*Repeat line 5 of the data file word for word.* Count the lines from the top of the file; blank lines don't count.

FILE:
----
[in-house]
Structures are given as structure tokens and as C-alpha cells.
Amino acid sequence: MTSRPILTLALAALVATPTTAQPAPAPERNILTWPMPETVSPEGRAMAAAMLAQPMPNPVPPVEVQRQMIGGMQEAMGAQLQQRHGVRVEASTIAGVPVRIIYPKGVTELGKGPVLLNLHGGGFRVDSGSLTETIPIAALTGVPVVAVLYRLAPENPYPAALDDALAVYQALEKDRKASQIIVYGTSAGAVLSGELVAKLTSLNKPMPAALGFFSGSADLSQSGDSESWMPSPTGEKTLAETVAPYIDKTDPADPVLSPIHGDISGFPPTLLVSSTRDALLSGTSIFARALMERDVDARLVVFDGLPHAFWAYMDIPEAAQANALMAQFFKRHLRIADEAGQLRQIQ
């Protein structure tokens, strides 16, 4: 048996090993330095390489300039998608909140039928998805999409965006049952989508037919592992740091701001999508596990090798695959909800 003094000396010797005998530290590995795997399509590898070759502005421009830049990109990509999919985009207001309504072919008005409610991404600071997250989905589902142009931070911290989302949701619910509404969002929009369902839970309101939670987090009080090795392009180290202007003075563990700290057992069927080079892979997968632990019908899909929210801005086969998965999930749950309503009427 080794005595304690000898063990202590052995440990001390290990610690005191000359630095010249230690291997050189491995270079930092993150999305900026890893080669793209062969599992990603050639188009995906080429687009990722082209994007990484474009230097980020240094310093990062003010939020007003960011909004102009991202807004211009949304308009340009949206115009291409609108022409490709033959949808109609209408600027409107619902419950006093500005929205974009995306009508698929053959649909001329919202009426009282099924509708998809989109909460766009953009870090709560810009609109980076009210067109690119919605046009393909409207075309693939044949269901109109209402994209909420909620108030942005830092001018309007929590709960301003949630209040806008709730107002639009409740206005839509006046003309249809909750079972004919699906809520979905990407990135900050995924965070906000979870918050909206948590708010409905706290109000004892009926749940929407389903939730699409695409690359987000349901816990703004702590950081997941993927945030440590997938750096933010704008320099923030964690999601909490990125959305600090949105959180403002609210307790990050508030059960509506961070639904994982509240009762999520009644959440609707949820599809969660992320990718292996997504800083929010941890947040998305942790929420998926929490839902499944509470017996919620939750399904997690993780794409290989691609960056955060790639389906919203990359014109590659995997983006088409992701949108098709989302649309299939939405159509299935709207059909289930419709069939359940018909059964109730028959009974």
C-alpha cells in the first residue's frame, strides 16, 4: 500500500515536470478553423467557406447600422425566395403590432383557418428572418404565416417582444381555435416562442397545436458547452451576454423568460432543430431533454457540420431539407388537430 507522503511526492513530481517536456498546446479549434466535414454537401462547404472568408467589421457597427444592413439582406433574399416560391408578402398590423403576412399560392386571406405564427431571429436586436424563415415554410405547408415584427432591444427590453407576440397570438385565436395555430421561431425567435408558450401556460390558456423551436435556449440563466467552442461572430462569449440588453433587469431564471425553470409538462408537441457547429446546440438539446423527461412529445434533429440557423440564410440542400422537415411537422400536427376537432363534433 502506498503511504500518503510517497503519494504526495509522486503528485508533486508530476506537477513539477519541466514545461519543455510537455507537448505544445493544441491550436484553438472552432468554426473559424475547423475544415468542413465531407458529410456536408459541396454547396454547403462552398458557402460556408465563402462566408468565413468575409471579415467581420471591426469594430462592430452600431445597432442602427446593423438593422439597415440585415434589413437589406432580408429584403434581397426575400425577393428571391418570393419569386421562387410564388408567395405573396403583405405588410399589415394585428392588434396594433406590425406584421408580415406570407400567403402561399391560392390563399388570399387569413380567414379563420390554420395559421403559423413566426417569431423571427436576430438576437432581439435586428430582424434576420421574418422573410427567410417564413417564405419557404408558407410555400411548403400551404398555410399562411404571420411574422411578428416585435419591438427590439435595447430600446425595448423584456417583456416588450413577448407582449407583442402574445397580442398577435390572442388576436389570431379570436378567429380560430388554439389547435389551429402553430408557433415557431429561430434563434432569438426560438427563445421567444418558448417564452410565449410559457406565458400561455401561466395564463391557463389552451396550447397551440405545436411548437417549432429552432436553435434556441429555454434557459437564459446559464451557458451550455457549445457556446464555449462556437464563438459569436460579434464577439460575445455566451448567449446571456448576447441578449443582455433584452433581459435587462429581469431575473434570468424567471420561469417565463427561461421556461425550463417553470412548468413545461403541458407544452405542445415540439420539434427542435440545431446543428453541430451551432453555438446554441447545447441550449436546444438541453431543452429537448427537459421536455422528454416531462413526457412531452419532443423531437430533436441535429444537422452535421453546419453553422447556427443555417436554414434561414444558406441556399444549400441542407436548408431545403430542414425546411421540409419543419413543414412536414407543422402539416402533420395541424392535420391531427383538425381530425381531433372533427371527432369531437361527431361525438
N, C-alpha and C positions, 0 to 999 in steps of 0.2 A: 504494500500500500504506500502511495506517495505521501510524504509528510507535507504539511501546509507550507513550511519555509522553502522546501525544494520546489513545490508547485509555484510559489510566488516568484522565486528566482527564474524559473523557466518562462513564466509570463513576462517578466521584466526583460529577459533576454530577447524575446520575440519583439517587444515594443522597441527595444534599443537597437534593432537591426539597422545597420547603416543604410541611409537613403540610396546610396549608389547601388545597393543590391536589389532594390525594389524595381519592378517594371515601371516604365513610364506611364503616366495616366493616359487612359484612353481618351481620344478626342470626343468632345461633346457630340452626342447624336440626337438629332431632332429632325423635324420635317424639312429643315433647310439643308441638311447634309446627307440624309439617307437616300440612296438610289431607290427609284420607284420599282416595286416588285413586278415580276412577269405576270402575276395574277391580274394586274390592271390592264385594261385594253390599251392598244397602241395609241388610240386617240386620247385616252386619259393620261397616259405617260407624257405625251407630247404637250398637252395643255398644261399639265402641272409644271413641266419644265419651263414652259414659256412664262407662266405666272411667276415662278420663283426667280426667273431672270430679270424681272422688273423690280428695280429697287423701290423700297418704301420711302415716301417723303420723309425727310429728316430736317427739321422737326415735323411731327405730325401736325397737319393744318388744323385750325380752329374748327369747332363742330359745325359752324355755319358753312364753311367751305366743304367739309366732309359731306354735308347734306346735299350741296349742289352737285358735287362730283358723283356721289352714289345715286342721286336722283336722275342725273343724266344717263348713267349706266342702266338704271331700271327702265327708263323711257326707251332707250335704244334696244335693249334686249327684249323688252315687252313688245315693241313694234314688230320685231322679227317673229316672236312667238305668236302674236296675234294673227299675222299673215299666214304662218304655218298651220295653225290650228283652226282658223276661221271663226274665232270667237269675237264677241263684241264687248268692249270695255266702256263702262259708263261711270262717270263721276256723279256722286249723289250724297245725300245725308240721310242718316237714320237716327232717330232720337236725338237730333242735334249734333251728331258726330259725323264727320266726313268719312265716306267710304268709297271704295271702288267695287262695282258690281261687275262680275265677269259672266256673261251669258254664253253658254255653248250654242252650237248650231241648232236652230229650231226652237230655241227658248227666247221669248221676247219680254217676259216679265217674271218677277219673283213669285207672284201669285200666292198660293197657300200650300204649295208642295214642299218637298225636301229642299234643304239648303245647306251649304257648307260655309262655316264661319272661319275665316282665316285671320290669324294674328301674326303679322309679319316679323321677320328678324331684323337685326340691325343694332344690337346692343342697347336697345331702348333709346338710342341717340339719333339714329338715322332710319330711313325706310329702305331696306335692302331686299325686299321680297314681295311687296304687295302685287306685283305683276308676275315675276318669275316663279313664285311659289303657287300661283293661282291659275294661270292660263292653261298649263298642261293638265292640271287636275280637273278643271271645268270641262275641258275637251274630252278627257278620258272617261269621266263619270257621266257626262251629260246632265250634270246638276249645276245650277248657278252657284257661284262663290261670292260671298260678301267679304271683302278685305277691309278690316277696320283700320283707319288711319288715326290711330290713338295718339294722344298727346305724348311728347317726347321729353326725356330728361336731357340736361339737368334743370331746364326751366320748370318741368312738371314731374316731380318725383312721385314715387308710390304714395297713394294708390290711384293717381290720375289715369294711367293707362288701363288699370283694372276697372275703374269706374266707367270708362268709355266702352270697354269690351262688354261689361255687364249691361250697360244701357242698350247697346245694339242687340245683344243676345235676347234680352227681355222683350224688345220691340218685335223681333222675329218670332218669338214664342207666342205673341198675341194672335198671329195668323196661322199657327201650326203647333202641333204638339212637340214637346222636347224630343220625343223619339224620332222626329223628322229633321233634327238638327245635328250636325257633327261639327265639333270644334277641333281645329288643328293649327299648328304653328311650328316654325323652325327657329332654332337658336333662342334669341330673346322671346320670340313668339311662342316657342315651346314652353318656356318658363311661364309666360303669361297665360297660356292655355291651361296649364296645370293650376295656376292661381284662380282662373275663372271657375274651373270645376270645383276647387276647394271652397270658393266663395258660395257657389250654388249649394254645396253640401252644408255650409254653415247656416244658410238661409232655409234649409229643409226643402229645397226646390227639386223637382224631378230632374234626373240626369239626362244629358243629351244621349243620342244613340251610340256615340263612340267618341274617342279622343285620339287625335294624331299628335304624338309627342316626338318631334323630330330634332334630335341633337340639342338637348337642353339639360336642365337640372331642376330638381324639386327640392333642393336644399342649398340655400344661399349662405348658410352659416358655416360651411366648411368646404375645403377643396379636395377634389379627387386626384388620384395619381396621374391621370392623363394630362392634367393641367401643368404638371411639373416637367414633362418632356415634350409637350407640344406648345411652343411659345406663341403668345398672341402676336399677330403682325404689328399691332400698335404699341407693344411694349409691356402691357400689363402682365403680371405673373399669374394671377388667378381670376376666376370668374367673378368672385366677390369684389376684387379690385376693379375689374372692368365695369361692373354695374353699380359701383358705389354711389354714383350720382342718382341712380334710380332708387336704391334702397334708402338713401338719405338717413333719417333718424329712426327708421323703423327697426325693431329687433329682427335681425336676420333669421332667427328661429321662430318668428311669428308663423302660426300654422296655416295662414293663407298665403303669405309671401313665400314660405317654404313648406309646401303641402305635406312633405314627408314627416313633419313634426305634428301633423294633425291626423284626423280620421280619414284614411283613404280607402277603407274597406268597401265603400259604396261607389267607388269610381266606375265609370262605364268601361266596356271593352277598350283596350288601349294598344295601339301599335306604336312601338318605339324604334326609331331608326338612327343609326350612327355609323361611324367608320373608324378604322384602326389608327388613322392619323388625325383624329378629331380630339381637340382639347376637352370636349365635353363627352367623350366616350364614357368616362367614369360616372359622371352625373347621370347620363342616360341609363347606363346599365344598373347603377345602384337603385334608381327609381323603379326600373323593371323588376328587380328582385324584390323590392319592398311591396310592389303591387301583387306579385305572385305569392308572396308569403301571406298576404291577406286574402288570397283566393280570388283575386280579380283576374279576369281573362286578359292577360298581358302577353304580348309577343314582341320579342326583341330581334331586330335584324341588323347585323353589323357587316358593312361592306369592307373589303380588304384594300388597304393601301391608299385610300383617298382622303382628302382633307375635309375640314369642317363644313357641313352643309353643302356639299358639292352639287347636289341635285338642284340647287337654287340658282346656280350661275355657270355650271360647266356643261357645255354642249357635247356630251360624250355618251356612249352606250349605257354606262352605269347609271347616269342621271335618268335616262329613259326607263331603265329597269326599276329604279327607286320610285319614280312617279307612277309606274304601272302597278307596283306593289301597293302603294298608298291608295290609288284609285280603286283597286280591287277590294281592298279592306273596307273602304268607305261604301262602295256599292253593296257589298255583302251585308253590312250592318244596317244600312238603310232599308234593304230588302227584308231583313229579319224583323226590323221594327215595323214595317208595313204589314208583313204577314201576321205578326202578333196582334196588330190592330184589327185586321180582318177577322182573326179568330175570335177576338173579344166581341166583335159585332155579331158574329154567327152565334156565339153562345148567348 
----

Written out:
C-alpha cells in the first residue's frame, strides 16, 4: 500500500515536470478553423467557406447600422425566395403590432383557418428572418404565416417582444381555435416562442397545436458547452451576454423568460432543430431533454457540420431539407388537430 507522503511526492513530481517536456498546446479549434466535414454537401462547404472568408467589421457597427444592413439582406433574399416560391408578402398590423403576412399560392386571406405564427431571429436586436424563415415554410405547408415584427432591444427590453407576440397570438385565436395555430421561431425567435408558450401556460390558456423551436435556449440563466467552442461572430462569449440588453433587469431564471425553470409538462408537441457547429446546440438539446423527461412529445434533429440557423440564410440542400422537415411537422400536427376537432363534433 502506498503511504500518503510517497503519494504526495509522486503528485508533486508530476506537477513539477519541466514545461519543455510537455507537448505544445493544441491550436484553438472552432468554426473559424475547423475544415468542413465531407458529410456536408459541396454547396454547403462552398458557402460556408465563402462566408468565413468575409471579415467581420471591426469594430462592430452600431445597432442602427446593423438593422439597415440585415434589413437589406432580408429584403434581397426575400425577393428571391418570393419569386421562387410564388408567395405573396403583405405588410399589415394585428392588434396594433406590425406584421408580415406570407400567403402561399391560392390563399388570399387569413380567414379563420390554420395559421403559423413566426417569431423571427436576430438576437432581439435586428430582424434576420421574418422573410427567410417564413417564405419557404408558407410555400411548403400551404398555410399562411404571420411574422411578428416585435419591438427590439435595447430600446425595448423584456417583456416588450413577448407582449407583442402574445397580442398577435390572442388576436389570431379570436378567429380560430388554439389547435389551429402553430408557433415557431429561430434563434432569438426560438427563445421567444418558448417564452410565449410559457406565458400561455401561466395564463391557463389552451396550447397551440405545436411548437417549432429552432436553435434556441429555454434557459437564459446559464451557458451550455457549445457556446464555449462556437464563438459569436460579434464577439460575445455566451448567449446571456448576447441578449443582455433584452433581459435587462429581469431575473434570468424567471420561469417565463427561461421556461425550463417553470412548468413545461403541458407544452405542445415540439420539434427542435440545431446543428453541430451551432453555438446554441447545447441550449436546444438541453431543452429537448427537459421536455422528454416531462413526457412531452419532443423531437430533436441535429444537422452535421453546419453553422447556427443555417436554414434561414444558406441556399444549400441542407436548408431545403430542414425546411421540409419543419413543414412536414407543422402539416402533420395541424392535420391531427383538425381530425381531433372533427371527432369531437361527431361525438